GRAND RAPIDS, Mich. (WOOD) — Investigators are sounding the alarm over illegal Glock switches, devices that turn handguns into machine guns that can fire more than a dozen rounds in a second.
There’s growing concern among West Michigan law enforcement about the switches, which are being found more often in Kent County.
Grand Rapids police officers recovered a Glock switch just days ago. The Kent County Sheriff’s Office found their first earlier this month as well.
Grand Rapids Police Department Chief Eric Winstrom said that police chiefs from around Kent County met Wednesday and flagged Glock switches as a growing concern.
“Extremely dangerous,” Winstrom said. “Extremely difficult to aim even for trained individuals. So when they’re used carelessly or intentionally, there is an extreme danger for damage and collateral damage.”
“We haven’t seen a murder involving one of those here, but we have seen an uptick in Kent County of those popping up,” Winstrom said. “Maybe two or three days ago our officers on the street recovered one. That’s the kind of thing that scares me.”
Just last month, nearly a dozen people were charged in a Glock switch ring out of Grand Rapids and Benton Harbor.
“They pose an emerging threat to our communities, to our children, to our law enforcement officers and to anyone who stands in the path of their discriminate spree,” said U.S. Attorney Mark Totten in a December news conference announcing the charges.
Totten also said if the device gets into the wrong hands, it can “wreak havoc on communities.”
When installed on a semi-automatic handgun, the weapon can unload an entire magazine in just seconds. The device is illegal under federal law, carrying a sentence of up to 10 years in prison.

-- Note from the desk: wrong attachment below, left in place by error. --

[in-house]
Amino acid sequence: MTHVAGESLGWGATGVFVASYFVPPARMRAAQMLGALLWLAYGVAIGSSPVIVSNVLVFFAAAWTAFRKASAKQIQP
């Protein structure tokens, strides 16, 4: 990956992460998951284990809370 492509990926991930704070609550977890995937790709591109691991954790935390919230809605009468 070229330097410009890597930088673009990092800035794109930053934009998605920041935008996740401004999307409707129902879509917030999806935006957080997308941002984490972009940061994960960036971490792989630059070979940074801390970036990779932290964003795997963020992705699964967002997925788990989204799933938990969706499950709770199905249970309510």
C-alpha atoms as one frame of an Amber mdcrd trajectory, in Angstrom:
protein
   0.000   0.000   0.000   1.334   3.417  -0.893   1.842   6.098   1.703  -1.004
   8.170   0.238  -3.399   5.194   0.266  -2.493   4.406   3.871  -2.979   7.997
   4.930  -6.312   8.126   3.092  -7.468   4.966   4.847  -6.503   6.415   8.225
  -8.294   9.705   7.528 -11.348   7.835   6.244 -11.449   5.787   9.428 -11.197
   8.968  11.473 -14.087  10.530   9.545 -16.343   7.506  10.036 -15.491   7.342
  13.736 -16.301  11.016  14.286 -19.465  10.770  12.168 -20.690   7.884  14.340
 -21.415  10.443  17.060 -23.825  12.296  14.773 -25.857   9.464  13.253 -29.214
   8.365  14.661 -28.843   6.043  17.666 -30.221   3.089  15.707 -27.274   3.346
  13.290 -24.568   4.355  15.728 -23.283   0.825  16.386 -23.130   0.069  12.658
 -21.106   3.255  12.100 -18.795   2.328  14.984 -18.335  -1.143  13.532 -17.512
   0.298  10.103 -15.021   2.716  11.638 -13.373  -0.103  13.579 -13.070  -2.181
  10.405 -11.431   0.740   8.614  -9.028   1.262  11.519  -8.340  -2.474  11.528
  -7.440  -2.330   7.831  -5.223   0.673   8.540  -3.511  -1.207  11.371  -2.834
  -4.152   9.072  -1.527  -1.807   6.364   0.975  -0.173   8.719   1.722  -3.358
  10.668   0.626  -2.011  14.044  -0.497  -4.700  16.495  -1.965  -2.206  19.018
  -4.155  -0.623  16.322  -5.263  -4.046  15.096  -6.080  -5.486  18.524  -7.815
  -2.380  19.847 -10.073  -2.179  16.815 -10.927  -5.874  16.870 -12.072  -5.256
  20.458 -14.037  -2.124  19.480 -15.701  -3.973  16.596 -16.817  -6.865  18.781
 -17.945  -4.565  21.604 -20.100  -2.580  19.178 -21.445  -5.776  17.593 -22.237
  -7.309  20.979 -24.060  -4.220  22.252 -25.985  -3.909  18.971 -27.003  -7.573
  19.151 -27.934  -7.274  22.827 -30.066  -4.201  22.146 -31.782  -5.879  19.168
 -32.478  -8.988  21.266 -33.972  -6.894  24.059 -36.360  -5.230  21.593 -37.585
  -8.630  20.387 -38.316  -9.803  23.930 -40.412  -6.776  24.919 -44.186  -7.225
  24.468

Brian Luettke, a retired agent with the Bureau of Alcohol, Tobacco Firearms and Explosives, told News 8 that Glock switches are being illegally imported from China or even created at home by using a 3D printer.
Winstrom said he saw the danger of them firsthand when he was a Chicago police commander.
“They would be used, and four or five people would be shot where the person only intended to shoot one, which is bad enough,” the police chief said. “But now whole blocks are getting shot up. That’s something that’s on our radar that we’re all very concerned about.”
Kent County Sheriff’s Office deputies recovered their first Glock switch “in recent memory” on Jan. 5 after a traffic stop in the Cutlerville area.
Sgt. Eric Brunner said a 19-year-old man driving the vehicle was pulled over for having a broken taillight. While that man stayed in the car, a 17-year-old and 19-year-old ran off through a creek.
A K-9 and deputies followed the suspects and found them hiding behind a barbecue grill on someone’s front porch. After they were taken into custody, a deputy found two pistols, one of which was equipped with a Glock switch.
“Another accessory that then potentially enhances that weapon’s ability to fire multiple rounds at a fast rate, that’s a concern,” Brunner told News 8.
The 19-year-old has been charged with resisting/obstructing police and carrying a concealed weapon; the 17-year-old was charged with resisting/obstructing police.
Neither suspect was charged with possession of the Glock switch. Kent County Prosecutor Chris Becker told News 8 it’s difficult to file that charge when it’s unclear who had the device.
Wyoming police and Walker police both told News 8 they have not recovered any Glock switches recently. Kentwood police said they only had one incident from last summer and could not divulge details as the case is ongoing.